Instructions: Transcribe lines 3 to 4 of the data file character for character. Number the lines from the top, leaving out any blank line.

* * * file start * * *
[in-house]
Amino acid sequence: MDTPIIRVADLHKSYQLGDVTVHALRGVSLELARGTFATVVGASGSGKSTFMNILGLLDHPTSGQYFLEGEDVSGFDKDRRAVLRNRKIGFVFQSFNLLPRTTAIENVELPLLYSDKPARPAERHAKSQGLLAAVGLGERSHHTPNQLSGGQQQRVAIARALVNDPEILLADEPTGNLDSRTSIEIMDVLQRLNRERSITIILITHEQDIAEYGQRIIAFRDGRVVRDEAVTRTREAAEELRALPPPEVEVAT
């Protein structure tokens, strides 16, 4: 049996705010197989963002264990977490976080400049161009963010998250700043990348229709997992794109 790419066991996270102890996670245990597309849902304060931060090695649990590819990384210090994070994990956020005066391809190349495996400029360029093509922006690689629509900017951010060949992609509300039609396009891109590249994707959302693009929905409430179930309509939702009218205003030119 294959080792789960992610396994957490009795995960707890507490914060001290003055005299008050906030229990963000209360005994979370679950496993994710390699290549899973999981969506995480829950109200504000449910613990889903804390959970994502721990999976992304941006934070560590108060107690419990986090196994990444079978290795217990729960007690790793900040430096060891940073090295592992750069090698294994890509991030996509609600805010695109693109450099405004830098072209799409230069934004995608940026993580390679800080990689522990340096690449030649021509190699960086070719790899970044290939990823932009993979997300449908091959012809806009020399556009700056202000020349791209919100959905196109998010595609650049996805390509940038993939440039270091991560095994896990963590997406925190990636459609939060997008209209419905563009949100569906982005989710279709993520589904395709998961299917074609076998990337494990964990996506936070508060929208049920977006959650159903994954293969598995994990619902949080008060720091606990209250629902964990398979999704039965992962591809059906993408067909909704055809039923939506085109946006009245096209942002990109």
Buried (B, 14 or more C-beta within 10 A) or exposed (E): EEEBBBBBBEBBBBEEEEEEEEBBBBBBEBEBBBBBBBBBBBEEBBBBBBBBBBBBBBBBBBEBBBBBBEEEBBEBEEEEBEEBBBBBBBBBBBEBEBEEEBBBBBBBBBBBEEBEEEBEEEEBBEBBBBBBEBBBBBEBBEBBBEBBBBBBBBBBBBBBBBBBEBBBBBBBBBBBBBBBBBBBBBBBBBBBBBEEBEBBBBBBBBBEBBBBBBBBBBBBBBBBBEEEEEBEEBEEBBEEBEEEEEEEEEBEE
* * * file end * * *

């Protein structure tokens, strides 16, 4: 049996705010197989963002264990977490976080400049161009963010998250700043990348229709997992794109 790419066991996270102890996670245990597309849902304060931060090695649990590819990384210090994070994990956020005066391809190349495996400029360029093509922006690689629509900017951010060949992609509300039609396009891109590249994707959302693009929905409430179930309509939702009218205003030119 294959080792789960992610396994957490009795995960707890507490914060001290003055005299008050906030229990963000209360005994979370679950496993994710390699290549899973999981969506995480829950109200504000449910613990889903804390959970994502721990999976992304941006934070560590108060107690419990986090196994990444079978290795217990729960007690790793900040430096060891940073090295592992750069090698294994890509991030996509609600805010695109693109450099405004830098072209799409230069934004995608940026993580390679800080990689522990340096690449030649021509190699960086070719790899970044290939990823932009993979997300449908091959012809806009020399556009700056202000020349791209919100959905196109998010595609650049996805390509940038993939440039270091991560095994896990963590997406925190990636459609939060997008209209419905563009949100569906982005989710279709993520589904395709998961299917074609076998990337494990964990996506936070508060929208049920977006959650159903994954293969598995994990619902949080008060720091606990209250629902964990398979999704039965992962591809059906993408067909909704055809039923939506085109946006009245096209942002990109």
Buried (B, 14 or more C-beta within 10 A) or exposed (E): EEEBBBBBBEBBBBEEEEEEEEBBBBBBEBEBBBBBBBBBBBEEBBBBBBBBBBBBBBBBBBEBBBBBBEEEBBEBEEEEBEEBBBBBBBBBBBEBEBEEEBBBBBBBBBBBEEBEEEBEEEEBBEBBBBBBEBBBBBEBBEBBBEBBBBBBBBBBBBBBBBBBEBBBBBBBBBBBBBBBBBBBBBBBBBBBBBEEBEBBBBBBBBBEBBBBBBBBBBBBBBBBBEEEEEBEEBEEBBEEBEEEEEEEEEBEE